Filling a Need
Forming a non-profit company is a completely different process than incorporating a C-Corp. There are many factors one needs to consider before deciding on doing so. You need to research whether companies, trusts, and individuals would be likely to actually invest in your non-profit. The demand for charitable donations is very high. Competition for funding right now is extremely stiff, so you better make sure that your non-profit attracts more attention or can really claim to be somewhat unique.
Will your business meet a critical need in the community thus deserving monetary contributions by those who support your community? Putting together a group of investors takes a lot of time and effort, and, therefore, you must be extremely good at selling your concept and your viability. Obtaining funding for nonprofits is a challenge. You must be able to write a sound and professional proposal to be considered for funding. Using electronic media and technology available to you might make this easier for you. You also need to know that most donors take quite some time to review all the competing proposals for funding, so you should not expect answers sooner than 6 to 18 months from the date of submission in some cases.
Direct mail and email solicitation can be used, but it will take time to build up a decent group of donors using this method. Response rates to these are slow, and you should expect a 1 to 2% response from any mailing you send out as most people will just throw it out as spam.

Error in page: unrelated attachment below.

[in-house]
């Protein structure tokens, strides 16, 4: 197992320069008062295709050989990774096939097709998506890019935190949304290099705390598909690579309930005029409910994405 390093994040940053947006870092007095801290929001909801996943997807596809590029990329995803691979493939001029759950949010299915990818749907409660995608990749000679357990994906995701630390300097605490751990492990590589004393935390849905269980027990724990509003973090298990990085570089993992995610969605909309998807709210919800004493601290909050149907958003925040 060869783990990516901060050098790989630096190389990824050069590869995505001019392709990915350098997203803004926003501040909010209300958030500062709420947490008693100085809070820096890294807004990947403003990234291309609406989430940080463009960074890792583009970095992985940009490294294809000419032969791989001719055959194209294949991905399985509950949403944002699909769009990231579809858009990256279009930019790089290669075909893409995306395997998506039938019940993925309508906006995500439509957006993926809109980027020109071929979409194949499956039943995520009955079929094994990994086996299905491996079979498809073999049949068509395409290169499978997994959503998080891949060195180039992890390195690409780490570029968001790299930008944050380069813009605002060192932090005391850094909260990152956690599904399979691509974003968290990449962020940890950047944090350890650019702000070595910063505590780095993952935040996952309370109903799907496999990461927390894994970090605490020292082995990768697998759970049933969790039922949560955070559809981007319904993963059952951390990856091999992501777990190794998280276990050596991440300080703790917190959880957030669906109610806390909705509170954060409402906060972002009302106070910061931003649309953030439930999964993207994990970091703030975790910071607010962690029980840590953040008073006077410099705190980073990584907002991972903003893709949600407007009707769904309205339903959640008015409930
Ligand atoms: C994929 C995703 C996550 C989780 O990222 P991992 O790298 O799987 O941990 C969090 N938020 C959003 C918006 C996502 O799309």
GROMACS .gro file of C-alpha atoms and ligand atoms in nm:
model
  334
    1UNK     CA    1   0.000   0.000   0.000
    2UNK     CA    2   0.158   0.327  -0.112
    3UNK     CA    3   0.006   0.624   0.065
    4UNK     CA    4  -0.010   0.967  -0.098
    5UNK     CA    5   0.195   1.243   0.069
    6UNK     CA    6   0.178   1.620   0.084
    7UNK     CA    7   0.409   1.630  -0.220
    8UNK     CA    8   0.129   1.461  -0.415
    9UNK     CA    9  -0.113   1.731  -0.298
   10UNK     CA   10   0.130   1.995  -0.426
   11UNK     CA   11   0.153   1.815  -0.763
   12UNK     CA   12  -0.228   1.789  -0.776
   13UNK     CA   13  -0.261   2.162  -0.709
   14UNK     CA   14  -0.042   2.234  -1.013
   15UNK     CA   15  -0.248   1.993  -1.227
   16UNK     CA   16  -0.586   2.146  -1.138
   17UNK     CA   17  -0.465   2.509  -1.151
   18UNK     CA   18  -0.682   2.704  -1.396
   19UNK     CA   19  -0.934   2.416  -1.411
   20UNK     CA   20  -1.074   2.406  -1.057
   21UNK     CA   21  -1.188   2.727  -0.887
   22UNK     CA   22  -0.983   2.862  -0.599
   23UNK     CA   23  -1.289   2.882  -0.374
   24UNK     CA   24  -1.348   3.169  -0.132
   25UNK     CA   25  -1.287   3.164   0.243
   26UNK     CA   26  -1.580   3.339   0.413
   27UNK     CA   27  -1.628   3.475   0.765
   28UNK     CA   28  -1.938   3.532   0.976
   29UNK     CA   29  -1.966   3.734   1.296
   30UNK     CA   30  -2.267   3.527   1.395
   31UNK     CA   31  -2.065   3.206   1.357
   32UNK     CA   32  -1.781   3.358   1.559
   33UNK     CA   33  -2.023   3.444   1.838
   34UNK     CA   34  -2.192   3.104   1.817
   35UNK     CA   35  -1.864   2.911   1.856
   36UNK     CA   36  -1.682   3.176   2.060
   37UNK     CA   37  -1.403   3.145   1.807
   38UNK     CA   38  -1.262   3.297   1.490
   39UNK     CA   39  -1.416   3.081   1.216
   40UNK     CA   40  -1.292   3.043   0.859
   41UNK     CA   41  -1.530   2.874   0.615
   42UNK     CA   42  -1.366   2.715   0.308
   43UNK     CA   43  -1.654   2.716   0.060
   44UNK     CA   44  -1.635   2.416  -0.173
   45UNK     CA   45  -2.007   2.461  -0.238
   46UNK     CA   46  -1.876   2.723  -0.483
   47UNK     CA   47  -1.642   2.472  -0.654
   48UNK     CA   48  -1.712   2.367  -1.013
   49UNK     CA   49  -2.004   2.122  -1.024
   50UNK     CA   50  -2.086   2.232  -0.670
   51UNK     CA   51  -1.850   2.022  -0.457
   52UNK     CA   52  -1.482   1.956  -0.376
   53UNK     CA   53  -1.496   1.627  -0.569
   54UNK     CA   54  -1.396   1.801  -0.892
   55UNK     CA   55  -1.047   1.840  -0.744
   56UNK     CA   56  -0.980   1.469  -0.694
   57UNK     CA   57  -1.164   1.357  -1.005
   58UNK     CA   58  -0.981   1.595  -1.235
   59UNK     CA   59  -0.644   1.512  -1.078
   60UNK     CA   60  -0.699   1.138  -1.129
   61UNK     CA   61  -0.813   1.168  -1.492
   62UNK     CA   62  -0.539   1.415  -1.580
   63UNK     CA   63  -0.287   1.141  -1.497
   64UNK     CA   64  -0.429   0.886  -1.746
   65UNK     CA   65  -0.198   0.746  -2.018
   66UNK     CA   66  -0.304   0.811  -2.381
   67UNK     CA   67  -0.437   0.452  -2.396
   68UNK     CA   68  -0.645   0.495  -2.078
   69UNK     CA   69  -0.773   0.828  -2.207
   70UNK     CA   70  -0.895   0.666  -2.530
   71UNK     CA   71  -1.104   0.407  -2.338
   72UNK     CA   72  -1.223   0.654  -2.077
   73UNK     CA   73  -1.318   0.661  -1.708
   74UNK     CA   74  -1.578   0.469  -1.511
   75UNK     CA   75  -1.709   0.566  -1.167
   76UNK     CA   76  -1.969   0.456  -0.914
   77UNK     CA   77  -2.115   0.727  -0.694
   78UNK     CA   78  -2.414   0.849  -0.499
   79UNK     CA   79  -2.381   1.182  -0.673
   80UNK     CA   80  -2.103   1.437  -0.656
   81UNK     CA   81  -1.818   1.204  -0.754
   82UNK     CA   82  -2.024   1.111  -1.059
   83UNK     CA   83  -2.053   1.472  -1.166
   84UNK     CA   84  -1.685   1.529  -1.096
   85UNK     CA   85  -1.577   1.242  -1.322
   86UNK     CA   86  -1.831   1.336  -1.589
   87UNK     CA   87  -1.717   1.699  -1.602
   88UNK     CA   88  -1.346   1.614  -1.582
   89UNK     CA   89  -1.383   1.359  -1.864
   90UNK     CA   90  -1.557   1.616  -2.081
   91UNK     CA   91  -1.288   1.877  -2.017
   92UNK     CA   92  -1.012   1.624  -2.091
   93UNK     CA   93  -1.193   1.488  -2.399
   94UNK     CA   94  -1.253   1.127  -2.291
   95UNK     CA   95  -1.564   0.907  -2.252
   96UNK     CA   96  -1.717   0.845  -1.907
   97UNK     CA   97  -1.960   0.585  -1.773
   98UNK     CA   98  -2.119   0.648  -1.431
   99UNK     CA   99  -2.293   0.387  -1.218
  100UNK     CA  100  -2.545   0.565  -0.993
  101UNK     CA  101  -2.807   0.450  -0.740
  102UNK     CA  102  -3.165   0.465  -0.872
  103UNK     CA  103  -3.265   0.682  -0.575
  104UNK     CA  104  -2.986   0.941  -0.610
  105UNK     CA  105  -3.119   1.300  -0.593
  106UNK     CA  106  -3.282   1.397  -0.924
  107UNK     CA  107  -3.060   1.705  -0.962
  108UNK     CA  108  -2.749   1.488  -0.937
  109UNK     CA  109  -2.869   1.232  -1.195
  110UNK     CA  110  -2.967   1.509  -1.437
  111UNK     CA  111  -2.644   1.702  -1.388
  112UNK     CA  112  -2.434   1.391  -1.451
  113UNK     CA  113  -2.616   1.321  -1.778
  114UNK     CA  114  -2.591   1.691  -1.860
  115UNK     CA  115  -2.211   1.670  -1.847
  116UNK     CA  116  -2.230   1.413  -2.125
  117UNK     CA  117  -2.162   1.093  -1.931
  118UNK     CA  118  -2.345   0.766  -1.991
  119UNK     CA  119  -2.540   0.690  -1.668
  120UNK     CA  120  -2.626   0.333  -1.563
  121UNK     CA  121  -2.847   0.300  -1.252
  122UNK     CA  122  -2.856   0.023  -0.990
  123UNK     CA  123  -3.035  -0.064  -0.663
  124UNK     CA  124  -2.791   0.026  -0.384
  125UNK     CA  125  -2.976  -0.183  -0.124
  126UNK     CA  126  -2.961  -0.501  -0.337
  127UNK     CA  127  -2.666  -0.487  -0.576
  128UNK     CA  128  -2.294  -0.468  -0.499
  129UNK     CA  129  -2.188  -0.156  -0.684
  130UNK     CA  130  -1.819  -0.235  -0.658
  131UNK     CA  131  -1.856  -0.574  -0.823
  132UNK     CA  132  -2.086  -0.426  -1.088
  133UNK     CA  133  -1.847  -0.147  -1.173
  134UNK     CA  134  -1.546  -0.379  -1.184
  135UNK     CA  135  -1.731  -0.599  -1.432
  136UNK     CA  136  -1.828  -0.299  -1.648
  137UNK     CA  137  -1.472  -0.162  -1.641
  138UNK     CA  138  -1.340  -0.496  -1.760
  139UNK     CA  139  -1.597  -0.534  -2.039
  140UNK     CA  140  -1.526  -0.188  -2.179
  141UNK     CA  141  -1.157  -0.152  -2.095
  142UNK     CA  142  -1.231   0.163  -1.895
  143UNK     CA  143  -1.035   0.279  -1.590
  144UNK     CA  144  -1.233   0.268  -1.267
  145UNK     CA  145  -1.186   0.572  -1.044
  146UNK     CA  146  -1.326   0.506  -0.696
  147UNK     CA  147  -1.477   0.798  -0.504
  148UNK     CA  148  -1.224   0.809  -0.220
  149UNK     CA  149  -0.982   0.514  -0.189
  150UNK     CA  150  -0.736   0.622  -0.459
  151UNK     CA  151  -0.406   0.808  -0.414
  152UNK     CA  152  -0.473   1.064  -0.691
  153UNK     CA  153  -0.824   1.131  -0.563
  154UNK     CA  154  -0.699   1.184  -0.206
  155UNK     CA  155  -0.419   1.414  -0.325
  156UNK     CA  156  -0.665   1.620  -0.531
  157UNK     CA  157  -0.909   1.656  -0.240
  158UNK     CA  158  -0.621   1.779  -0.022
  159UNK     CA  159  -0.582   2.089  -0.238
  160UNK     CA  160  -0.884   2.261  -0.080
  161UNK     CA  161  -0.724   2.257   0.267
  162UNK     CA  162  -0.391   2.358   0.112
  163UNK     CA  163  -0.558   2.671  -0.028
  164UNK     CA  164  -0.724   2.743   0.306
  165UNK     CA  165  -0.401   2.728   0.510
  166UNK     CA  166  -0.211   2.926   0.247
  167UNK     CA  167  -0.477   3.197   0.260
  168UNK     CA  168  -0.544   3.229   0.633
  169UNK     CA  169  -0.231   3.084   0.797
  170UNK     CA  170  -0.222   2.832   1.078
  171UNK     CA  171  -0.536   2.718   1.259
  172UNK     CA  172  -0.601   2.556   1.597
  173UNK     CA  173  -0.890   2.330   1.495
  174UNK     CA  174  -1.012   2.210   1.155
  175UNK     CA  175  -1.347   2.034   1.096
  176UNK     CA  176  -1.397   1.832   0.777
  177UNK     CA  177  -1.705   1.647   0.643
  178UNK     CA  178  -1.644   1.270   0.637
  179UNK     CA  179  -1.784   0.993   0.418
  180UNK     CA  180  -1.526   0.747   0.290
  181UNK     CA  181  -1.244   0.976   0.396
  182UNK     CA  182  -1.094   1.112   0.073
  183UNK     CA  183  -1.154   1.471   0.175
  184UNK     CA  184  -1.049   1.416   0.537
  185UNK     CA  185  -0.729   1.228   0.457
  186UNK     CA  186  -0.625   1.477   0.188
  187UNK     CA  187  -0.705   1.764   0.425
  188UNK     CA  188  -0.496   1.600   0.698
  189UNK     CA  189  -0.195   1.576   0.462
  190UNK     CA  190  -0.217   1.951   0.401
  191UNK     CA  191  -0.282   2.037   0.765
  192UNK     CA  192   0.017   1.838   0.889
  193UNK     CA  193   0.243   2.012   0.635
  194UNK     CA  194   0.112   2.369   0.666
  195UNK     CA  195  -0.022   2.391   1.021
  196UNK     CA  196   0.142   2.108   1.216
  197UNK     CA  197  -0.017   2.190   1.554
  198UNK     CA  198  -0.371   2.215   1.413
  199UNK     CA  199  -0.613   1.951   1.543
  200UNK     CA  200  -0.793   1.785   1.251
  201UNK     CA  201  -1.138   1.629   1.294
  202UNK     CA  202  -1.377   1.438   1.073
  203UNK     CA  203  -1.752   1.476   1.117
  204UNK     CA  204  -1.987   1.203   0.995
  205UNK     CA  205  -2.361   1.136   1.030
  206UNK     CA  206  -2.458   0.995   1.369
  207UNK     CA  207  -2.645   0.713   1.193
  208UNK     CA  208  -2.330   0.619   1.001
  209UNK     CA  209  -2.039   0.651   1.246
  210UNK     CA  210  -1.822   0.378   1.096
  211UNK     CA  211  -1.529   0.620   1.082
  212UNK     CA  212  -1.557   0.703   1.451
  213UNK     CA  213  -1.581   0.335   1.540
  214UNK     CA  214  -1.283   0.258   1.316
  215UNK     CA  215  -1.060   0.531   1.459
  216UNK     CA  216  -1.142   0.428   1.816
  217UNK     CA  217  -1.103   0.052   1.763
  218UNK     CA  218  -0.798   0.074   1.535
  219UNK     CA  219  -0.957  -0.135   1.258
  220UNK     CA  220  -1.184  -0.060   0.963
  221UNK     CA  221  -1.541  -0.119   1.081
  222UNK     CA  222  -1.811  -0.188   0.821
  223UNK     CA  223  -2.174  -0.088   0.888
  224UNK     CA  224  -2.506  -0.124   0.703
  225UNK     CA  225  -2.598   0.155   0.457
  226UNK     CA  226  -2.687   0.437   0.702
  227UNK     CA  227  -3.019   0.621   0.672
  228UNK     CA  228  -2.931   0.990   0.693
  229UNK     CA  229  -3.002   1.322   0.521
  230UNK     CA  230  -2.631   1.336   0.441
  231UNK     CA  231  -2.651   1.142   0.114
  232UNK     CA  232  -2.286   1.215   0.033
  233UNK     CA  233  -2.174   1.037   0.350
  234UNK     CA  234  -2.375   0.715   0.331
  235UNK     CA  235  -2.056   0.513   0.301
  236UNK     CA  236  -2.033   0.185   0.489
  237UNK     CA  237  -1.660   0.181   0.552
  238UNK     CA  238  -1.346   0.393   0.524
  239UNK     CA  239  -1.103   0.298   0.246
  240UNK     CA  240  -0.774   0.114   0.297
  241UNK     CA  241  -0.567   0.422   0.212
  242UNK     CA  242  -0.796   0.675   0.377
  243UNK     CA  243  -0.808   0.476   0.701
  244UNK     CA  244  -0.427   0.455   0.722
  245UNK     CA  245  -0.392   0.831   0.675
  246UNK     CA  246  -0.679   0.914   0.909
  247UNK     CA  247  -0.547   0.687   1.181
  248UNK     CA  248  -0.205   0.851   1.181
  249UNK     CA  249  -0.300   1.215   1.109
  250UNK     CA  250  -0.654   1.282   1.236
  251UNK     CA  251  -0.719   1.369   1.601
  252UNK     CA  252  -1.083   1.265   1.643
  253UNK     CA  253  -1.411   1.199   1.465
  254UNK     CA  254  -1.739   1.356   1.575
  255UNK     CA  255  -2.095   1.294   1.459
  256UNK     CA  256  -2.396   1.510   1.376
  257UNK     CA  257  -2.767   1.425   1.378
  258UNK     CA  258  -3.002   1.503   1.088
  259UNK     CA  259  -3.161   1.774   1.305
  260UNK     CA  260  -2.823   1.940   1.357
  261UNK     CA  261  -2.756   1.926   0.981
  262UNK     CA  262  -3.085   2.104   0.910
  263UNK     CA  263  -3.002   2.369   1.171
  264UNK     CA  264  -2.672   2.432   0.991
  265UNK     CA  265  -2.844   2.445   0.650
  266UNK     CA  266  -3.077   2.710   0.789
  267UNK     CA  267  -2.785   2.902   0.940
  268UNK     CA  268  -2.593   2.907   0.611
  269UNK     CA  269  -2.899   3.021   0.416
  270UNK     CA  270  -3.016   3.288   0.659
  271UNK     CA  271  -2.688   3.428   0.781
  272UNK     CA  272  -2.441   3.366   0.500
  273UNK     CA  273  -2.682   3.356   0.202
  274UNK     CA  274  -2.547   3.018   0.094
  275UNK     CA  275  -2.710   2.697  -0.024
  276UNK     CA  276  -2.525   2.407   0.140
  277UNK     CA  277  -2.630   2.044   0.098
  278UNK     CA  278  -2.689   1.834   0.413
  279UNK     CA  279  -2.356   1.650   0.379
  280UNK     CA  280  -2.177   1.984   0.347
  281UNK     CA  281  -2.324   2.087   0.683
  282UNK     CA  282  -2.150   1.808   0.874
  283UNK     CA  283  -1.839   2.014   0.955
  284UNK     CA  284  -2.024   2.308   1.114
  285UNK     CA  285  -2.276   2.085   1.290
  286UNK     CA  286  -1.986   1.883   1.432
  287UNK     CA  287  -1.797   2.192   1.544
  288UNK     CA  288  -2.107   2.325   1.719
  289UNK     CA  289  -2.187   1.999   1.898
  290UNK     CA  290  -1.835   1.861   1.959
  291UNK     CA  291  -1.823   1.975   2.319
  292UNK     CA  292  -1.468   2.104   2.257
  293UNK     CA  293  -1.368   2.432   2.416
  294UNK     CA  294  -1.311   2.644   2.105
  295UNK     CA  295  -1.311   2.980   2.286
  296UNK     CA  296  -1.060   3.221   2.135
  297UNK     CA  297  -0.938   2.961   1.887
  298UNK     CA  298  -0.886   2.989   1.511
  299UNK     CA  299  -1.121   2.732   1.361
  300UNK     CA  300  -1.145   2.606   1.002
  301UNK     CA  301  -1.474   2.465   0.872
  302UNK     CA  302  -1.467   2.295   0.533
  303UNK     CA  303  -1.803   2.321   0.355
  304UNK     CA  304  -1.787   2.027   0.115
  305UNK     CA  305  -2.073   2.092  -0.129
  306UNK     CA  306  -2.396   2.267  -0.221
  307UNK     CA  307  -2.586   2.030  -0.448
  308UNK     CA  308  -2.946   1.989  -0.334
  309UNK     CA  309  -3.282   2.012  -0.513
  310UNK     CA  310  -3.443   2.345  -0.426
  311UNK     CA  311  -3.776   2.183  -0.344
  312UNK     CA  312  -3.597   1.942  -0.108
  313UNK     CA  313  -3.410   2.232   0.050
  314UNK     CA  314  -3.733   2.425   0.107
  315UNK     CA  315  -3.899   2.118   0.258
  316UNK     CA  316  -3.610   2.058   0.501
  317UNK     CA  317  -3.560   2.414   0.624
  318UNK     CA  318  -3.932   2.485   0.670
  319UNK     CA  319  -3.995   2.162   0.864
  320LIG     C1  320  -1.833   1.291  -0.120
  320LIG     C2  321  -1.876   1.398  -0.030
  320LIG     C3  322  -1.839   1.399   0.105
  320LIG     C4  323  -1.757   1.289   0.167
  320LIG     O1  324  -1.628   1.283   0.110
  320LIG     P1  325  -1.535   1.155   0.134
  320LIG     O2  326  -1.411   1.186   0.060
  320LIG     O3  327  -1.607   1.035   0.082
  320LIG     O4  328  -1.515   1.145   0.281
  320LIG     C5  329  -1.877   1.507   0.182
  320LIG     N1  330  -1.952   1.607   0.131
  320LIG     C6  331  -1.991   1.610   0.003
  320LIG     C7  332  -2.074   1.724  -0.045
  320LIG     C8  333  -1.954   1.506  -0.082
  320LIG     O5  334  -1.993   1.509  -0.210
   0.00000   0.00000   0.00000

Incorporating & 501 (c)(3) Designation
When you have done your research and you have seen that your idea is feasible, provides a critical need and that you will be successful in obtaining funding, you can then begin the process of forming an independent 501(c)(3) company. This organizational structure will qualify your business for tax exemption status from federal taxes and will allow donors to make their contribution tax deductible as well.
You will then register in the state that you plan to do business in, but you also need to apply to the IRS separately as simply registering in the state will not qualify you for tax exemption. There are numerous forms and documents that you will need to complete and the fees for the IRS will depend on the size of your venture. In addition, it could take anything from 3 to 6 months to receive your tax-exempt status. Call your local IRS office to determine how you should go about getting your application packet.
Since there are many technicalities and complications involved in the process it is advisable to contact an attorney who specializes in nonprofit incorporation and taxation. The cost will vary so you should shop around and ask for references. You can also reduce costs by doing a lot of the work yourself and just having the attorney review what you did. There are also many pages devoted to this subject online and you can get a wealth of information by just "googling" the term "nonprofit organization."